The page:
While I admit that painting on stretched paper is joyful, I’m still a little shy of investing in special paper stretchers – especially when there’s a more traditional and cheaper alternative. Despite my previous bad experiences of trying to stretch paper, I really don’t like the idea that a piece of paper, some water, a board and some gummed tape can get the better of me!
I decided to tape up a half sheet of some old Arches 140lb Rough that I have lying around. Here’s what it looked like when I was done:
Now I’m sure you don’t me to tell you what a disaster this was! Here’s my best guess at where this attempt went wrong and what I’ve learnt:
- I soaked the paper for far too long, I think it was just too wet
- For part of the time while it was drying, I had the board resting at an angle (this was to make it easier for me to actually ‘watch’ the paper dry – an indictment of just how sad my life has become!) I think this meant that the moisture in the paper ran to one edge – soaking the gummed tape to such an extent that it rendered it useless!
- Seemingly simple things can be really frustrating
- My refusal to seek advice via YouTube is just another sign of my pig-headed, cutting my nose off to spite my face, stubborn-ness!
In the spirit of waste not want not, I decided that I’d try to make best use of this ‘half stretched’ piece of paper. Following a recent visit to Tate Modern, where I was able to spend some time in the fabulous bookshop (more of this visit in another post sometime!) I subsequently ordered the Tate Watercolour Manual – Lessons from the Great Masters. I haven’t spent much time with it yet but, compared to many ‘how to paint’ books, it appears to feature some really wonderful examples, exercises and insights.
Just for fun, I chose one exercise pretty much at random that I thought would put my vaguely stretched piece of paper to the test. The exercise was to build a scene up from a wet initial wash and to then keep on ‘charging’ parts of it with stronger pigments.
Here’s how it progressed:
I must confess that building this up, without any initial sketching whatsoever was quite invigorating. It’s an approach that allows some of watercolours more exciting and magical traits to shine through which I think is really wonderful. This felt like a great limbering up exercise but I was really keen to get this off my board so I could get another sheet stretched out.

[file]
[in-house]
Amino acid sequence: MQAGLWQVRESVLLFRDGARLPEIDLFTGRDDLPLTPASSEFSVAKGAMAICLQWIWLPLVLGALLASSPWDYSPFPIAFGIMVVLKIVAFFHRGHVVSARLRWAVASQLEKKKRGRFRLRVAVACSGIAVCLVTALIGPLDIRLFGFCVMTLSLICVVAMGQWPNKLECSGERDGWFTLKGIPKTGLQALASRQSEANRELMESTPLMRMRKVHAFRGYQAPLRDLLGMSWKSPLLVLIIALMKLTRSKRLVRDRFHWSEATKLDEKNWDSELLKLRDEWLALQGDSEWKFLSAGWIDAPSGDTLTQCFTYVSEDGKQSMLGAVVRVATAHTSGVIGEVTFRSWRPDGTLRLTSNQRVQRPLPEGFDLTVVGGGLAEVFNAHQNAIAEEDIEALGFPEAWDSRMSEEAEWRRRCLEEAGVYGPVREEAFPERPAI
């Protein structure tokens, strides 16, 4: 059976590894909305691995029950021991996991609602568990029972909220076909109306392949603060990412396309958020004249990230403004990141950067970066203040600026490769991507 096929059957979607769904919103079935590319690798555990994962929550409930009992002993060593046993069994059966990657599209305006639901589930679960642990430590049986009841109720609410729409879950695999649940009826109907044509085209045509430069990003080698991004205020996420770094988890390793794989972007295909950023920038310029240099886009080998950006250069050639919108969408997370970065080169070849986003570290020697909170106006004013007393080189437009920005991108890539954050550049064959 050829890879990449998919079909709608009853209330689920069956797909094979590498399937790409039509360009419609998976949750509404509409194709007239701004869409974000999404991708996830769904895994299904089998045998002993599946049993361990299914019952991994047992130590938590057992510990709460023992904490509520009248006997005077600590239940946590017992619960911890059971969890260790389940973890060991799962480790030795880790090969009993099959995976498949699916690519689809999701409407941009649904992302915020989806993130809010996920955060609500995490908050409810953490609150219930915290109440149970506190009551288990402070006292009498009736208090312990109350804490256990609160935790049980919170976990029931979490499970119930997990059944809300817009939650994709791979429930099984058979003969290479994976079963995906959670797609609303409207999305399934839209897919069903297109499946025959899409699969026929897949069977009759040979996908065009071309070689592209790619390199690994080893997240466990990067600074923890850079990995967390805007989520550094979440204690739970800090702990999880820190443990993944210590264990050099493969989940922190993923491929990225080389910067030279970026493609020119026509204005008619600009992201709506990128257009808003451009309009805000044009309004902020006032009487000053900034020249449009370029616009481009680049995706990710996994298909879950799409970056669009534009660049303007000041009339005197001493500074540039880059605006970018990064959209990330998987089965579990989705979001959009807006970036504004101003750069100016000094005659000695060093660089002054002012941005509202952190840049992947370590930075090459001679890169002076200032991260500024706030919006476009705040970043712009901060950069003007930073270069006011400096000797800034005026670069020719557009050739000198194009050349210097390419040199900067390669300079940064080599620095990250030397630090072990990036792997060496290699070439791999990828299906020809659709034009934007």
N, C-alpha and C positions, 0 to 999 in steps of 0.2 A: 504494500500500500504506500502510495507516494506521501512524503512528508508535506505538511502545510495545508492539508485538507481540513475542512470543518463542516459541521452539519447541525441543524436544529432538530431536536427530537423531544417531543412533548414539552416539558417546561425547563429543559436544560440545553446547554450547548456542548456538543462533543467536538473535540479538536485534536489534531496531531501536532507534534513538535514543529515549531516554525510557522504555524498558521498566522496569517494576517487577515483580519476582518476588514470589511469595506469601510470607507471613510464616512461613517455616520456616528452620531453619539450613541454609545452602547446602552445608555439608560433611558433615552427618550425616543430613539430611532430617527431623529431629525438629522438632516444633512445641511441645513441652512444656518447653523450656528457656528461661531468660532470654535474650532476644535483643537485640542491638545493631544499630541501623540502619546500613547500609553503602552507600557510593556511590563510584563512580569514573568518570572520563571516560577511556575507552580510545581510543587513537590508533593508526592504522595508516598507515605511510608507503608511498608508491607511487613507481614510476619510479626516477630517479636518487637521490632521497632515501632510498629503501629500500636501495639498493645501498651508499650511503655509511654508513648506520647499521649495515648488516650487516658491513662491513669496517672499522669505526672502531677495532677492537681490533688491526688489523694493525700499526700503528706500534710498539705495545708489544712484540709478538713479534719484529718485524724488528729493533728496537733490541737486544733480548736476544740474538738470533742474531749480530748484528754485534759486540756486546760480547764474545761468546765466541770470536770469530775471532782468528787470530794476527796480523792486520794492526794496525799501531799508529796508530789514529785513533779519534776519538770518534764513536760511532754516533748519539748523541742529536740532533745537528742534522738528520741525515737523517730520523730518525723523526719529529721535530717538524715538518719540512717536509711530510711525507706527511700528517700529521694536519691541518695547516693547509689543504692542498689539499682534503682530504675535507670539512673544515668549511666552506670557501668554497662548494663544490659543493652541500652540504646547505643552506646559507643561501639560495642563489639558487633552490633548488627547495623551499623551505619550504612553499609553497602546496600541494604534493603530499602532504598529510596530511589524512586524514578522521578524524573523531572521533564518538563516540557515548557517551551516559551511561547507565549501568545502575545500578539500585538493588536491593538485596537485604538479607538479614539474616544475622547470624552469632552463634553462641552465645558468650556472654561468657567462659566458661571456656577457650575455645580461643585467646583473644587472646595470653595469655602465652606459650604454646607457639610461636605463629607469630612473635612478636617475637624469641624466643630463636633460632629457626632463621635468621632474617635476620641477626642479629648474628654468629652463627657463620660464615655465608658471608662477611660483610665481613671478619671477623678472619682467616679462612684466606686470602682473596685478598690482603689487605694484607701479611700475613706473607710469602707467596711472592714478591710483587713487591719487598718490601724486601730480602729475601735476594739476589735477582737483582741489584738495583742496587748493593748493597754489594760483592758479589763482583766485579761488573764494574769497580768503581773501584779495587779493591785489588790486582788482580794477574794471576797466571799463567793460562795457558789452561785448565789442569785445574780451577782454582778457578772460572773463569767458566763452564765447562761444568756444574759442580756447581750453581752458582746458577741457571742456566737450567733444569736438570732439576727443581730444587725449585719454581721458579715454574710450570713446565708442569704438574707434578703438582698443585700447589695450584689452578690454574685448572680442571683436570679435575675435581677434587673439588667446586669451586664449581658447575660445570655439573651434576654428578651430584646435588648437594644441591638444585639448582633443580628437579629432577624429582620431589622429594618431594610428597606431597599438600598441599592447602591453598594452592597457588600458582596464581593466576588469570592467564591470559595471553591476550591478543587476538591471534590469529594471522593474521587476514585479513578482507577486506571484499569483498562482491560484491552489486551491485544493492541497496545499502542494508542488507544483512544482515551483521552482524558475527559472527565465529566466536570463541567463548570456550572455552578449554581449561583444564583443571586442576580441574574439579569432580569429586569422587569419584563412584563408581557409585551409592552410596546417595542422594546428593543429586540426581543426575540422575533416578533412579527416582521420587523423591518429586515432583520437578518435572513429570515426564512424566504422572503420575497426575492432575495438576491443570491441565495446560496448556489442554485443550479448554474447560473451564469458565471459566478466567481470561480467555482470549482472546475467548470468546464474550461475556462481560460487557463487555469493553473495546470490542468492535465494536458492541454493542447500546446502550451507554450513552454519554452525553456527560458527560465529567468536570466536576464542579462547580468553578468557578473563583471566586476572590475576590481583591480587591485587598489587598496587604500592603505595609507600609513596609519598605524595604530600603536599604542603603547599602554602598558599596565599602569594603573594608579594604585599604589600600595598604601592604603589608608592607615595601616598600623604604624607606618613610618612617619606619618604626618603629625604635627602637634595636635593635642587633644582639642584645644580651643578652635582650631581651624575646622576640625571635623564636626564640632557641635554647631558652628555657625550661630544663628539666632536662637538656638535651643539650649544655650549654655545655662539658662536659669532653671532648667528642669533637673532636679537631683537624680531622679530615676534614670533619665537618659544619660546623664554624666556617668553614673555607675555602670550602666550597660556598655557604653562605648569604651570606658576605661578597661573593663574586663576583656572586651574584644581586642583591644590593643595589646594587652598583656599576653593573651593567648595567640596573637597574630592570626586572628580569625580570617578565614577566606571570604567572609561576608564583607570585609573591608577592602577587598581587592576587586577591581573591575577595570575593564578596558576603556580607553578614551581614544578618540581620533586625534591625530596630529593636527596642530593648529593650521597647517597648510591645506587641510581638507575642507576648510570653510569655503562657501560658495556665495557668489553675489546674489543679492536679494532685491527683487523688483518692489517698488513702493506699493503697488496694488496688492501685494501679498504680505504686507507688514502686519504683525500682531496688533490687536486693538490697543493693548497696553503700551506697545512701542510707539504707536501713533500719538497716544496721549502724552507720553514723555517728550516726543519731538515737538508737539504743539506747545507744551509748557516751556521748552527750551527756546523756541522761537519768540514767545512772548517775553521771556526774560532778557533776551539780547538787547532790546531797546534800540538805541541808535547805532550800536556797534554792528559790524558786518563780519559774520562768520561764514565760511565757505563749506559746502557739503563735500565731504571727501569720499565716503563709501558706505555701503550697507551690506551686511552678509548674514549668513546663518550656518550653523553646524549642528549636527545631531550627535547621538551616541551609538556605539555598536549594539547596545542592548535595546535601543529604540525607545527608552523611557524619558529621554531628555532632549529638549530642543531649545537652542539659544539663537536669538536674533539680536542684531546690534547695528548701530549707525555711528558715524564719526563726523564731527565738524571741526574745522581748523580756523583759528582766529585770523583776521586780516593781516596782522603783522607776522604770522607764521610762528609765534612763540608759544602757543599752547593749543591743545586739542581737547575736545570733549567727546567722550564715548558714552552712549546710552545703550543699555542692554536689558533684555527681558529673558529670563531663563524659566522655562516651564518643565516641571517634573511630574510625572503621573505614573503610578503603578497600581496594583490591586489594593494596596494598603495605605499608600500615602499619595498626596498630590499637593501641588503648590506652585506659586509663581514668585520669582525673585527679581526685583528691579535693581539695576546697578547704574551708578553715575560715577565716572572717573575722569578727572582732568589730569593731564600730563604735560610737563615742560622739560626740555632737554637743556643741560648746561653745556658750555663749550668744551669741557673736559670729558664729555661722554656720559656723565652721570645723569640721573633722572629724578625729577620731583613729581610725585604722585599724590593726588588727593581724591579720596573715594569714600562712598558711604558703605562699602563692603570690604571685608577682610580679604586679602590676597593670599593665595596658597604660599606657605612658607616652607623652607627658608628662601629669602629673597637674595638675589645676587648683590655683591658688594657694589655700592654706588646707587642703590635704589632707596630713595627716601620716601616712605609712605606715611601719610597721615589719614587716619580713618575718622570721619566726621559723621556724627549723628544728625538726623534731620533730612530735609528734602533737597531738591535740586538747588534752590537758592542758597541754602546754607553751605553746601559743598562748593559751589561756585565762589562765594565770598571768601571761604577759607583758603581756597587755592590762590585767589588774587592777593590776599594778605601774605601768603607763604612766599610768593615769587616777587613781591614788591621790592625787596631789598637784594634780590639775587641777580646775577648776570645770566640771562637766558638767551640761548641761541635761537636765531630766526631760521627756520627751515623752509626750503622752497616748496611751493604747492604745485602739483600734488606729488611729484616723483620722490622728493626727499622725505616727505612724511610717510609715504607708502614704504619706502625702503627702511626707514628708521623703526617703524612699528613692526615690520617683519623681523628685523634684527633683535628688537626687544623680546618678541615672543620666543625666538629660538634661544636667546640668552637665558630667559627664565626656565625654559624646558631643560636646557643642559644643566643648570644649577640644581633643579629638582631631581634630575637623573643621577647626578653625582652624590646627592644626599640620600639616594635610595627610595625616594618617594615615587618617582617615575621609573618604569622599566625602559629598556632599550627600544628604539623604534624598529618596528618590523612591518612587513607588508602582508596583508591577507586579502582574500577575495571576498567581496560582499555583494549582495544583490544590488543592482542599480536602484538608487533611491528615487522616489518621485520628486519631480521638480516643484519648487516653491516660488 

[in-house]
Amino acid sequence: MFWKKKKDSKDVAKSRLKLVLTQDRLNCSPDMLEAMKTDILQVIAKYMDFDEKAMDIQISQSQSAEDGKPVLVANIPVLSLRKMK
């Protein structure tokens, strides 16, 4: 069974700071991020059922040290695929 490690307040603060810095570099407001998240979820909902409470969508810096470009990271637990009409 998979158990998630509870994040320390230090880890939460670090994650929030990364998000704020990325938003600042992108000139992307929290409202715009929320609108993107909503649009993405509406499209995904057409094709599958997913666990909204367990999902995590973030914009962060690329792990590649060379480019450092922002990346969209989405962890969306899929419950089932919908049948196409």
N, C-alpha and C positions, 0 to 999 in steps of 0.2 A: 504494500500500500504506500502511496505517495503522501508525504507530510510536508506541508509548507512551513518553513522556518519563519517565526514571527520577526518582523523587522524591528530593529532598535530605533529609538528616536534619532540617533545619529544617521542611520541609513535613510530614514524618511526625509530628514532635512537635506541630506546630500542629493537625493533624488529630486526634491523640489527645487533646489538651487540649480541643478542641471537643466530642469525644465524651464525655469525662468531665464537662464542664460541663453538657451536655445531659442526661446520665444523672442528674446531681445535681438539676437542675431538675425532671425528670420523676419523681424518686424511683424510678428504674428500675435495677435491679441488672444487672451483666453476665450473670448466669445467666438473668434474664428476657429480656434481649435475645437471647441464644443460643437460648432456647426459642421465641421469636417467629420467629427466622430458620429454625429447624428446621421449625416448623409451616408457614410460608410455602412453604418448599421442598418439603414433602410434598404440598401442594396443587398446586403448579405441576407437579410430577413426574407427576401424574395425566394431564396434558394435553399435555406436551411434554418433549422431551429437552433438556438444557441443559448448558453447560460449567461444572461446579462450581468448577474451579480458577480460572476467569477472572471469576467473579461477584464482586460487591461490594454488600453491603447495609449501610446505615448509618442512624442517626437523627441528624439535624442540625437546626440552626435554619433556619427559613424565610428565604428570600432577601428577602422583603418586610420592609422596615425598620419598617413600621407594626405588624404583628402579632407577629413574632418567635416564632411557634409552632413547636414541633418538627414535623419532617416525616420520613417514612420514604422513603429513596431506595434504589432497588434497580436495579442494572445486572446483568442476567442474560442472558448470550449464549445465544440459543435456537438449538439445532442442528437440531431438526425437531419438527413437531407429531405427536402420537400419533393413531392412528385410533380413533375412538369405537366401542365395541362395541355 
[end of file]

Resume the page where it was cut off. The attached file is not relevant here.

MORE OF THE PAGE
Taking all of what I’d learnt from my first attempt, I’m delighted to report that my second effort was much more successful. I did take a photo to share but despite my unbounded pride at my achievement, no matter how I tried to photograph it, it was ultimately just a flat piece of paper stuck to a board!
My choice of subject this time was another view that I thought would both test and make the most of the stretched paper. Here’s how it looked at an early stage, with a very simple outline sketch, a little bit of masking fluid dashed across the foreground area, and the sky washed in.
The sky was done by turning the board upside down and applying a pale wash of raw sienna along the horizon line, next to which was applied a pale wash of cadmium red, next to which a wash of cobalt blue. The colours were allowed to run into one another in one direction, and then I turned the board the other way up to allow the colours to run back down again, merging together all the way down as they went. The reason I’ve gone into some detail about this is mainly because I was really pleased with how this turned out! I also really enjoyed painting this on a stretched surface, which remained perfectly flat throughout despite working with a lot of water.
While this was drying, I painted the shallow water of the foreground, working down the paper and building up the strength of the wash as I went. Next came the distant hills, and some of the thin sandbars near the horizon. I tried to add the boats as simply as possible, often just suggesting the shape with brushstroke.
Next, to break the monotony of all those horizontals, I started to add in the verticals of the masts. This was made much easier by having perfectly flat paper to paint on, all I had to concentrate on was keeping my hand steady!
The foreground water was now completely dry, so I removed the masking fluid that I’d applied at the beginning. I did this to reserve some whites to try to show the light catching on the wet sad protruding through the shallow water. I wasn’t quite sure how I was going to achieve this effect but I thought it would be better to mask this out rather than trying to paint around these areas.
Once this was removed I added in the reflections of the taller masts. Next I loosely applied a colour that I thought approximated with wet sand and put in some darker touches here and there over the reserved areas of white.
I enjoyed painting this, and particularly enjoyed all of the benefits of applying washes to stretched paper!
I quite like the combination of carefully controlled washes combined with the loosely suggested boats. My favourite part of this? (In the unlikely event that it’s been on anyone’s mind!) The sky. I think it has a simple, subtle richness to it that is really evocative of a particular time of day, maybe just before the magical golden hour.
Another piece of paper is already stretched and ready go. I don’t want to jinx anything but I think I’m finally beginning to get the hang of paper stretching!